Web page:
Empowering woman in STEM: Jillian Duggan completes the Passive Acoustic Monitoring Operators course, the first of its kind offered in Canada.
Jillian Duggan, 25, the in-house biologist and ocean technologist at Ocean Sonics is a newly certified PAM, passive acoustic monitoring, operator. Duggan passed the Edgewise Environmental PAM operators course with merit last week in Newfoundland. She also participated as a guest lecturer during the course, instructing on hydrophone use within PAM systems.
The course is the first of its kind to be offered. Based on Canadian standards for Mitigation of Seismic Sound in the Marine Environment, the course shows students how to use PAMGuard technology to identify the sounds of at risk and endangered marine mammal species and mitigate the sound of seismic survey air guns, providing the animals safe passage through seismic work areas.
As the offshore industry continues to thrive in Newfoundland and Labrador, ensuring the protection of marine mammals and their natural environment is close to Duggan’s heart. Seeing firsthand the increased awareness and protection that acoustic monitoring offered at risk species, Duggan sees PAM systems as an excellent solution for mitigating the dangerous effects of ocean noise pollution.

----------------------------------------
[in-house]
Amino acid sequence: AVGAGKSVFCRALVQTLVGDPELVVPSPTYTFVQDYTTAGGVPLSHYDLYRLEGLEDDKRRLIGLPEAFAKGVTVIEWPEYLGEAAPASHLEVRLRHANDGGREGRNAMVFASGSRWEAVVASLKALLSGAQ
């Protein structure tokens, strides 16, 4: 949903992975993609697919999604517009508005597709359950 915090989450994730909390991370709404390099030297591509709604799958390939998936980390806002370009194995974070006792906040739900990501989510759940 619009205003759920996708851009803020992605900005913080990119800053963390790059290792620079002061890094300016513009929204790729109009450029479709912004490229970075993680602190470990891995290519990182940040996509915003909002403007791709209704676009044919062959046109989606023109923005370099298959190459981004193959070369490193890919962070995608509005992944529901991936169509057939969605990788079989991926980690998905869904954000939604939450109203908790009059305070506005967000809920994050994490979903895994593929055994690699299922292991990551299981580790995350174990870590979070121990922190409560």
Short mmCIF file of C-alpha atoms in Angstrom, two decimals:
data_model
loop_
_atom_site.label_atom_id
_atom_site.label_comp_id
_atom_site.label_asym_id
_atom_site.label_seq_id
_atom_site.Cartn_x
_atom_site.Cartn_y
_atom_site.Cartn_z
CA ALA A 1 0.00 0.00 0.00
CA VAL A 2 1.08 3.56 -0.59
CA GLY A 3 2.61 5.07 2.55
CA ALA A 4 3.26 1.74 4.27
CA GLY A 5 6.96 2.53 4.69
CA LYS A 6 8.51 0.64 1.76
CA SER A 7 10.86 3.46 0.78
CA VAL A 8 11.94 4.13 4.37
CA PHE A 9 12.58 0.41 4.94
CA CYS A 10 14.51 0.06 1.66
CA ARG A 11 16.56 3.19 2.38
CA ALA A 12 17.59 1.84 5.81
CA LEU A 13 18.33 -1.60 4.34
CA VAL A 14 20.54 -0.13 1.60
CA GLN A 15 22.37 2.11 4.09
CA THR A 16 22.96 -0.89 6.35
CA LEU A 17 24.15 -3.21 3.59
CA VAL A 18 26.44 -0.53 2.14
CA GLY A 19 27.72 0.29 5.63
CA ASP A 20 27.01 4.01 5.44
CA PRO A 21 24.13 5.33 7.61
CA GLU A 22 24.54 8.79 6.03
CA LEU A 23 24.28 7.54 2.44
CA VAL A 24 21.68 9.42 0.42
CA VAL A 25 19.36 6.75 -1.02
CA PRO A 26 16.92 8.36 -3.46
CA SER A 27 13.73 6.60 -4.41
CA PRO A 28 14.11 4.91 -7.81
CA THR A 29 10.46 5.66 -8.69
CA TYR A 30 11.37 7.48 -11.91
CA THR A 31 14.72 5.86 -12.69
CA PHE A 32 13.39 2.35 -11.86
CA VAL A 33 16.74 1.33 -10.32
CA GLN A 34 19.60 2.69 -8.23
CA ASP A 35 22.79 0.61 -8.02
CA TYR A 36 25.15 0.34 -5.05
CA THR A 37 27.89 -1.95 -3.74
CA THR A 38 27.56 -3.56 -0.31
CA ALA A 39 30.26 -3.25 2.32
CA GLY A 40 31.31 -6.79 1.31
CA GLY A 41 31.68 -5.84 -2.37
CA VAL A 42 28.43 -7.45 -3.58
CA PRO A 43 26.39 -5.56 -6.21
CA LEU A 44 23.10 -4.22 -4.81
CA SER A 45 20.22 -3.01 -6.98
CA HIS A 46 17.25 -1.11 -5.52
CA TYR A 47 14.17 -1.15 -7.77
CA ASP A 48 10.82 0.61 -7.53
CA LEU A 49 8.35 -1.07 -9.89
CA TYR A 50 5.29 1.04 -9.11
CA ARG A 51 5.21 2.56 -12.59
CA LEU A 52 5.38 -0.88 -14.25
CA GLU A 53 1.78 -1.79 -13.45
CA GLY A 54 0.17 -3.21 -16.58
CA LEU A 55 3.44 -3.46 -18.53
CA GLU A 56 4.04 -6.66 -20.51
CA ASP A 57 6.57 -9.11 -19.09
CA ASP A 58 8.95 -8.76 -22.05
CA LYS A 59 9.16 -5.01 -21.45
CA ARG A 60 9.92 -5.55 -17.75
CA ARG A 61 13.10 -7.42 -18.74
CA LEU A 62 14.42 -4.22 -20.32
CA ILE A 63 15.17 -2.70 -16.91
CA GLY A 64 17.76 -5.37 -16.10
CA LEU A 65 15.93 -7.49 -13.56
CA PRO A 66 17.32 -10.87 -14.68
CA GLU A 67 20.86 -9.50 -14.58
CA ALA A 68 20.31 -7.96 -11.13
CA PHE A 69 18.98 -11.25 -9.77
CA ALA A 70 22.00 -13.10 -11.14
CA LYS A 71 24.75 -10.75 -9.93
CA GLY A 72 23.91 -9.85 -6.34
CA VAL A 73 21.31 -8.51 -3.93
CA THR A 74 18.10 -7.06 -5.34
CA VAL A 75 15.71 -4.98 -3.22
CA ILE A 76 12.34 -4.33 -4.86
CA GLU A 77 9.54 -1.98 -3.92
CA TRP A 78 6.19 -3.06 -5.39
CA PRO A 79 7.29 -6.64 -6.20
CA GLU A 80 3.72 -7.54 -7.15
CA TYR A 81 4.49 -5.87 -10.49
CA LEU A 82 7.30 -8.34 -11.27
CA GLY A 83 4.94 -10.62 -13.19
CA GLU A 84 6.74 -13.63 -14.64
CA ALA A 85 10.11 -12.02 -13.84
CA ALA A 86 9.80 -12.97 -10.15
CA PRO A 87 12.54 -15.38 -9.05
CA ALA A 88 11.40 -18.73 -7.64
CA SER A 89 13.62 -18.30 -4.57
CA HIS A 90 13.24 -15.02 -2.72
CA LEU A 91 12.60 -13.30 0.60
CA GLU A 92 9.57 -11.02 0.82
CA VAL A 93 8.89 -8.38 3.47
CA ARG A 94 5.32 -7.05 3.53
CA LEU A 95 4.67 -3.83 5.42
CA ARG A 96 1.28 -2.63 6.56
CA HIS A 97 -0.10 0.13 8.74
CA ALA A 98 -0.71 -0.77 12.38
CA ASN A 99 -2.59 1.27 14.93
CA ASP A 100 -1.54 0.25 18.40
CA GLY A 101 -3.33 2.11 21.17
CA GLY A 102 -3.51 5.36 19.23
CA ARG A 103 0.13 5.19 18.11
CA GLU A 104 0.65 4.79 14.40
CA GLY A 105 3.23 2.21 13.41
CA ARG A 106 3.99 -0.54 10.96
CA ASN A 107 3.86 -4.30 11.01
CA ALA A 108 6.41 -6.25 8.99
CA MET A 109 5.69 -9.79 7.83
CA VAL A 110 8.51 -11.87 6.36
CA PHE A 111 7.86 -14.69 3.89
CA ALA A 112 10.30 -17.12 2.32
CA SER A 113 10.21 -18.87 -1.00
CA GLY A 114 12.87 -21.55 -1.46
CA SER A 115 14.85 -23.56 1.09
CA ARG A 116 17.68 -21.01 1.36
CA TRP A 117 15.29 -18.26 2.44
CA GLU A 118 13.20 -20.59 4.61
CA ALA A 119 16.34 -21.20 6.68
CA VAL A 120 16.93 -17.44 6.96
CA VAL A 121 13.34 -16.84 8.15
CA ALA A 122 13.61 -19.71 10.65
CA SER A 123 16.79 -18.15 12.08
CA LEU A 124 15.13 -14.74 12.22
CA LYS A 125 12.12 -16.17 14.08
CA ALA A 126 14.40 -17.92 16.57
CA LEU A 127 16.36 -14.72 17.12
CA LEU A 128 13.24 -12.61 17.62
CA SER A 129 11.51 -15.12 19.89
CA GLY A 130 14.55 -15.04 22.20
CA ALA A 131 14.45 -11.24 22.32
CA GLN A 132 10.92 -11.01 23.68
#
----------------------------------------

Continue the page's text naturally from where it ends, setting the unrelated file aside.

“Any operations that occur in the ocean introducing noise pollution should have the protection of all marine species in mind,” says Duggan, “PAM systems will allow these operations increased ability to detect marine mammals in the area and mitigate appropriately.”
Duggan’s participation in the PAM operators course was inspirational in more ways than one for the young technologist. Being a female in a typically male dominated field has been at times difficult. With few role models and little representation, participating in a course led by female experts and learning alongside nine other keen female students, the momentous nature of the course was not lost on her.
“Women in STEM face many obstacles in reaching their goals and obtaining careers in male dominated industries,” said Duggan, “Having this course taught by women with strong scientific backgrounds and experience in industry will hopefully show others that there are opportunities for them.”
Duggan sees a shift in the industry. Gender is still a barrier in male dominated STEM careers, however many talented and capable women are breaking these barriers down, becoming role models and experts in their field.
“For myself, women in my field have given me the support and confidence in myself to teach and lead others. Hopefully I will be able to be that person for others in the future.”
Duggan’s outlook on implementing PAM systems within the ocean technology industry and beyond is hopeful. As industries begin moving toward more environmentally friendly practices, PAM systems will find strong footholds in our oceans. With women like Duggan breaking down gender barriers, it’s only a matter of time before we see great representation of intelligent, passionate women leading the way in ocean innovation.